Charlie Papzian's Book "The Joy of Homebrewing" and "Homebrewers Companion" are the Gold Standards for anything homebrew. John Palmer's "How to Brew" is a more up-to-date reference.

As far as equipment, Well. I am re-purposing a lot of the equipment I already have on hand. Some I bough for brewing specifically, some I have for other things.

1.) A HLT or Hot Liquor Tank and separate heat source is useful for heating water for Infusions and sparging.
2.) A Mash/Lauter tun. This is used for mashing the grains and is typically a re-purposed cooler. Many use a 48 Quart rectangular cooler or a 10 Gallon Gott cooler (the kind used at construction sites). This will also have to be fitted with a False bottom or manifold for holding back spent grain whilst draining the wort.
3.) A large kettle. 8 Gallons min. One caveat is that IF you tend to enjoy high gravity beer you will need a much larger kettle. A typical kettle is a converted 1/2 barell Sanke keg (15 Gallons).

While a mill is not an absolute necessity, it is a wide purchase as for all-grain the sooner you use the grain after crush the better. However, most brew shops will crush the grain for you (some at a cost). Part of the appeal to all-grain is the cost savings for ingredient purchases in bulk.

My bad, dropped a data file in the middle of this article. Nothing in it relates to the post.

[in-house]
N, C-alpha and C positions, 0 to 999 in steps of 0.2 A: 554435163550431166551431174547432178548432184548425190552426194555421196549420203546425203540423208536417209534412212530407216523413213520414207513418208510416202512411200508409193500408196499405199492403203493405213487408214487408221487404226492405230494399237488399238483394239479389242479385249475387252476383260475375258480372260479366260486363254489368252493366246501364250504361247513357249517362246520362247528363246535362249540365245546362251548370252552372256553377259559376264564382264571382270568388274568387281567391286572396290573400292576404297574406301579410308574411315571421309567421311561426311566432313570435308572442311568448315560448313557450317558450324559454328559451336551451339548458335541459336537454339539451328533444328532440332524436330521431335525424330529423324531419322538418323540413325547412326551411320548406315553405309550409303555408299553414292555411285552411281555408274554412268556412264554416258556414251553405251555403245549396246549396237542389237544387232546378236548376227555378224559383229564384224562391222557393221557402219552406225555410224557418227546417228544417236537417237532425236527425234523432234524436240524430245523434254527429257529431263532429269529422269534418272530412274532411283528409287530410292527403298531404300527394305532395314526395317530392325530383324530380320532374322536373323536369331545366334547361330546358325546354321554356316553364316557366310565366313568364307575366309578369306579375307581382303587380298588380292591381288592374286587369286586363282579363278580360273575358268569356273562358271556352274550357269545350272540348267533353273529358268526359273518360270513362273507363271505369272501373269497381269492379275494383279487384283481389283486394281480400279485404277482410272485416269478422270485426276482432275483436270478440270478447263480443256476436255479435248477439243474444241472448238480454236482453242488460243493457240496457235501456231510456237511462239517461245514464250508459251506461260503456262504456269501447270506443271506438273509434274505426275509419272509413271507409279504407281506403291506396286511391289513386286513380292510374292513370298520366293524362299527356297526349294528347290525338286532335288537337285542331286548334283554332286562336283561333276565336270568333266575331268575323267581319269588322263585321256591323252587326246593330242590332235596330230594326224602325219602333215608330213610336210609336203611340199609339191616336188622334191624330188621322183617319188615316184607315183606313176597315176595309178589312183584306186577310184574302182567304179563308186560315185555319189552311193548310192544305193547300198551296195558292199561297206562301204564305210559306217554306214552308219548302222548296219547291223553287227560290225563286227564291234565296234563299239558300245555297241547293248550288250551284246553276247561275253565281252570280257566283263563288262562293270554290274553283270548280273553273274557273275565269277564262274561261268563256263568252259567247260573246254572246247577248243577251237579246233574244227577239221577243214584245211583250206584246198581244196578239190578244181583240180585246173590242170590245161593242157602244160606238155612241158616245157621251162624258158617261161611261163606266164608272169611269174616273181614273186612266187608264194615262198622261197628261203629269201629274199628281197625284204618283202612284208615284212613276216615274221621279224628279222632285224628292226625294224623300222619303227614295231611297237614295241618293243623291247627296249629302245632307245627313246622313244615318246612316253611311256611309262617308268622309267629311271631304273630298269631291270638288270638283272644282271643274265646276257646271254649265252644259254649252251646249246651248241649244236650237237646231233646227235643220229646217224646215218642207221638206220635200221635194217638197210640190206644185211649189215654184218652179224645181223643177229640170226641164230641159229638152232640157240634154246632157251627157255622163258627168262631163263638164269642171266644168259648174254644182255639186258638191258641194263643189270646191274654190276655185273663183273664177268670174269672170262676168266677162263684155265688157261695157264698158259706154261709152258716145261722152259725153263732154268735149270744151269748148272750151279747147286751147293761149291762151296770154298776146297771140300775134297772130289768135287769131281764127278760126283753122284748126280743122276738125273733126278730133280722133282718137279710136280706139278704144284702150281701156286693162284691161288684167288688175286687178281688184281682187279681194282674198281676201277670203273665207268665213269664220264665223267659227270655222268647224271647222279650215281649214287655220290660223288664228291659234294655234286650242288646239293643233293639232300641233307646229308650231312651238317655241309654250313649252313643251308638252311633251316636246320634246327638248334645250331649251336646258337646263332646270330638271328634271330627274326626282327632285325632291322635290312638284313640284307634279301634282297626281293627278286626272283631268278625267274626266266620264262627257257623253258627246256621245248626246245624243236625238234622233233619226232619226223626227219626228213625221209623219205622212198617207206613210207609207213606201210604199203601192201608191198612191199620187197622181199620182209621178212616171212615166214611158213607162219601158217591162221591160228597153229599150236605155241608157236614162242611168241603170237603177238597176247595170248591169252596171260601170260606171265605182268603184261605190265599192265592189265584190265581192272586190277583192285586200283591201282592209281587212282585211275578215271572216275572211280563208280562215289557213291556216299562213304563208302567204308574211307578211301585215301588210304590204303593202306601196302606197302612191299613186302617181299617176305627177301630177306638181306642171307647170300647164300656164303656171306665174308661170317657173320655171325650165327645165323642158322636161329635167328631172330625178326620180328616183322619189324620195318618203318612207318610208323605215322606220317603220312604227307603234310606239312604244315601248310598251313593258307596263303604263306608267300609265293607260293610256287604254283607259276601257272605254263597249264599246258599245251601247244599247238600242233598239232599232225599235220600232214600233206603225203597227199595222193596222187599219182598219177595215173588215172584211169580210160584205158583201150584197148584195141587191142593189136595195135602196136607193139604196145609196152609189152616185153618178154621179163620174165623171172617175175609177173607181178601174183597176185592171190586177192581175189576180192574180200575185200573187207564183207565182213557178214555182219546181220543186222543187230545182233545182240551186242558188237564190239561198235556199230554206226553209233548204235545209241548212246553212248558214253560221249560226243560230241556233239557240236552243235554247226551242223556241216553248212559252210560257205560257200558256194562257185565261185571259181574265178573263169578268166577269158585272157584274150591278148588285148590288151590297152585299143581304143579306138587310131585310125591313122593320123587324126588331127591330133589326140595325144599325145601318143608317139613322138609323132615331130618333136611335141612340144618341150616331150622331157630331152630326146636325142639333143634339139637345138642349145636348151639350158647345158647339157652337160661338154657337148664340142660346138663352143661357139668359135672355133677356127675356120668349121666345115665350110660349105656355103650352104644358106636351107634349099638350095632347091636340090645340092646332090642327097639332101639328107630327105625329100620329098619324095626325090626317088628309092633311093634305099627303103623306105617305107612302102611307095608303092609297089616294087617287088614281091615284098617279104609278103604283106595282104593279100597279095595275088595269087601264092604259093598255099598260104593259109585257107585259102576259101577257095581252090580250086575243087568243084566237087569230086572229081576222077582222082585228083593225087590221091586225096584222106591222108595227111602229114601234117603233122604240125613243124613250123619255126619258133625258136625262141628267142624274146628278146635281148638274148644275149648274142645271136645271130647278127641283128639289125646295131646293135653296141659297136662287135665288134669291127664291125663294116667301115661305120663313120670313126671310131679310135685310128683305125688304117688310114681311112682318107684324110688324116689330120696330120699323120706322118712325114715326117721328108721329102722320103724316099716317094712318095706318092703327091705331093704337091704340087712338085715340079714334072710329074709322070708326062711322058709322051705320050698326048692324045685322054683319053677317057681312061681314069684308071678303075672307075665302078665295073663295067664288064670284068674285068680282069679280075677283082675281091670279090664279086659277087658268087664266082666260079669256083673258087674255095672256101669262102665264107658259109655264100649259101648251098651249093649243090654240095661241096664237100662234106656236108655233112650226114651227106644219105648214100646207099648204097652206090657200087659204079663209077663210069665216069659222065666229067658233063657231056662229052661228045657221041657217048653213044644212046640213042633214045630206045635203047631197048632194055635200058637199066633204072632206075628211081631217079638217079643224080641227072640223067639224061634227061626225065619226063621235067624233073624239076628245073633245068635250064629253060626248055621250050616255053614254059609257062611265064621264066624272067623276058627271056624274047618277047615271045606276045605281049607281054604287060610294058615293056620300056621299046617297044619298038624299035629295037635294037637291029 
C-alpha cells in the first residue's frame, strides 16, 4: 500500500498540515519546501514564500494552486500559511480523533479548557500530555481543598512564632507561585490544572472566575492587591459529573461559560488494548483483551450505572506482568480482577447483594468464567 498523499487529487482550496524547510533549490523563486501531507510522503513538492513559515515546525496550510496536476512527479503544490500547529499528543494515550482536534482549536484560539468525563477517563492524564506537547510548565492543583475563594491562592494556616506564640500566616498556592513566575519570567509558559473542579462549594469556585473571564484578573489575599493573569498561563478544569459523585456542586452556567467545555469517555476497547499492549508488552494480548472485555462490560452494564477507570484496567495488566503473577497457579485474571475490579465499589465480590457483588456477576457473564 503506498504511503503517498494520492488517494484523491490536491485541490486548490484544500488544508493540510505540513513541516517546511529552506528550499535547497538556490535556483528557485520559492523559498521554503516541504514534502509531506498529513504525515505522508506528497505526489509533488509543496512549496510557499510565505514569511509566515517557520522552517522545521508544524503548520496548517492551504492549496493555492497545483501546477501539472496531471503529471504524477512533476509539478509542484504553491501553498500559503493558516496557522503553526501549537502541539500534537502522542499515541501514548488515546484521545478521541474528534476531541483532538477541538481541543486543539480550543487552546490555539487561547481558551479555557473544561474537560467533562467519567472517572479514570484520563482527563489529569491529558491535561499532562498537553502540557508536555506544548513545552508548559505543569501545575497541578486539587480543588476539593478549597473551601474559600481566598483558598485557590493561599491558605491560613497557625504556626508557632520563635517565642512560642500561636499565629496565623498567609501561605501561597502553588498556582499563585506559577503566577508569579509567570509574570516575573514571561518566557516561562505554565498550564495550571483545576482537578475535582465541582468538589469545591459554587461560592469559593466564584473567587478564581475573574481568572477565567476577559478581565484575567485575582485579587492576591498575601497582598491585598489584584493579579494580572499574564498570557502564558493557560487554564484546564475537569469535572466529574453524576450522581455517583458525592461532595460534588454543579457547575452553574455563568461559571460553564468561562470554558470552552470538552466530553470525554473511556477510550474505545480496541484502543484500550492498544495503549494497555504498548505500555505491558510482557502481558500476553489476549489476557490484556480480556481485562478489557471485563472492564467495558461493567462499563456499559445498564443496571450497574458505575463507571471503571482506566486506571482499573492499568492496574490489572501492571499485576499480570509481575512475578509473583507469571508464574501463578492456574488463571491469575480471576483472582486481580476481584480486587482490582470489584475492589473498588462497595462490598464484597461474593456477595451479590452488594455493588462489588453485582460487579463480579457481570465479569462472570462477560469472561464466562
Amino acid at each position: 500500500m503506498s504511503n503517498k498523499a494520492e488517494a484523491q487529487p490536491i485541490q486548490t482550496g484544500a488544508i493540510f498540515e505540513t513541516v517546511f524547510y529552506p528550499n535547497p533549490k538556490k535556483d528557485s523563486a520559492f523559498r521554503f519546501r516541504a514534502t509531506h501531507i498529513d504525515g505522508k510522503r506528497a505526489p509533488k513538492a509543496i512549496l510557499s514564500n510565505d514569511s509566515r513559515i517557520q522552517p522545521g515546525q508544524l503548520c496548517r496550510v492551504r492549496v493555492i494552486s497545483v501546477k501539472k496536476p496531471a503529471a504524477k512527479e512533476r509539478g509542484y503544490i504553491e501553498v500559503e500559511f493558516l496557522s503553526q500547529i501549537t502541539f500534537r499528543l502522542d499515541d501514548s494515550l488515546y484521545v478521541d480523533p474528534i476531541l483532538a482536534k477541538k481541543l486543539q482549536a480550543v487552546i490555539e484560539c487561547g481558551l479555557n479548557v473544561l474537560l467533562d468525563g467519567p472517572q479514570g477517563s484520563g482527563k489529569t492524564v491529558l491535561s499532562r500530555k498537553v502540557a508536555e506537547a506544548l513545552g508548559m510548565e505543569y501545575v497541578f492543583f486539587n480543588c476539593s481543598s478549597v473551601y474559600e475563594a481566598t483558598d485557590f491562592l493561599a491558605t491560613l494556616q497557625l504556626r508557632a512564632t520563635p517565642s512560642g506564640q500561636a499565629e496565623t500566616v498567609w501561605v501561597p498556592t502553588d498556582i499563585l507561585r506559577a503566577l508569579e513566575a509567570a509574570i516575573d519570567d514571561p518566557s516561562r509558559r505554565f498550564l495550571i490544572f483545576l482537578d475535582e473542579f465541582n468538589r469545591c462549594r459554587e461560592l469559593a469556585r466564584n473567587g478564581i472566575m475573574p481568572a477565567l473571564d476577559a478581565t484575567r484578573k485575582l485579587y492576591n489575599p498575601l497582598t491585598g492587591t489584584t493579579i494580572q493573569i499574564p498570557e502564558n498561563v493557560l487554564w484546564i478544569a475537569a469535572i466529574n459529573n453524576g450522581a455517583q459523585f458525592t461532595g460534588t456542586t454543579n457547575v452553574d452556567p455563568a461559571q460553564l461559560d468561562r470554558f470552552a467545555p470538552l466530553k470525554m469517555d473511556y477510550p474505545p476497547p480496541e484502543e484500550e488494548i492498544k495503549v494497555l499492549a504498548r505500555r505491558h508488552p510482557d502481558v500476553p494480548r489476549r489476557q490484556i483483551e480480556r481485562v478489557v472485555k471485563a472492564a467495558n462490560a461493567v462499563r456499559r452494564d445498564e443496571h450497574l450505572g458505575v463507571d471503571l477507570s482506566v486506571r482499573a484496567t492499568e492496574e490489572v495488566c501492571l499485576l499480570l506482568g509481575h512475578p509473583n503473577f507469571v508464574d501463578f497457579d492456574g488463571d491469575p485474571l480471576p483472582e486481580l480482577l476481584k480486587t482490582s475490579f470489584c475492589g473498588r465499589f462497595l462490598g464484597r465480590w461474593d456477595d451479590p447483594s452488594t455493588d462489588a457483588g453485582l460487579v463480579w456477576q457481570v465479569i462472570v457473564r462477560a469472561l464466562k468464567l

The key is, read about all-grain and the mash. Try a mash, and then read some more to figure out how to do a better mash and gain a higher efficiency after an attempt has been made.

Another good idea is to ask your LHBS when they will have a "Teach a friend to brew day" as they generally always do an all-grain brew.

Prosit!

deerelk4x4

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Re: Greetings
« Reply #7 on: January 20, 2007, 02:29:21 PM »
I must agree with Frugal.  The over all cost of all-grain brewing is cheaper in the long run.  For example; I recently brewed an extract brew due to time considerations and spent $33 for the ingredients.  The recipe would have cost $25 for an all-grain brew.  Difference being is tha all-grain, you need about 2-3 hours more time on brew day to  extract the sweet wort yourself, but again it has a better outcome. 

Also, I have found, if you haven't found out yet, that the use of Irish Moss will help with the taste and mouth feel also, as it will help reduce the hazyness during the fermenting and bottling process, thereby providing a clearer beer.  I haven't seen much difference in extract brewing but in all-grain, it really helps out a lot.

hoptoit

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Re: Greetings
« Reply #8 on: August 29, 2007, 05:40:45 PM »
Not wanting to push our business in this forum, but there are a couple of Brew Clubs in SE Wisconsin that might help you out. Belle City Brewers and Vintners in Racine, WI has been active since 2001, the Bidal has been the club in Kenosha for many years. Belle City meets at the Hop To It LHBS store in D P Wigley twice a month, and is active in the BREWFEST and the Schooner which will be held in Racine September 15th. Several firefighters and policemen are regular customers of the Hop To It store-perhaps they would like to join your group...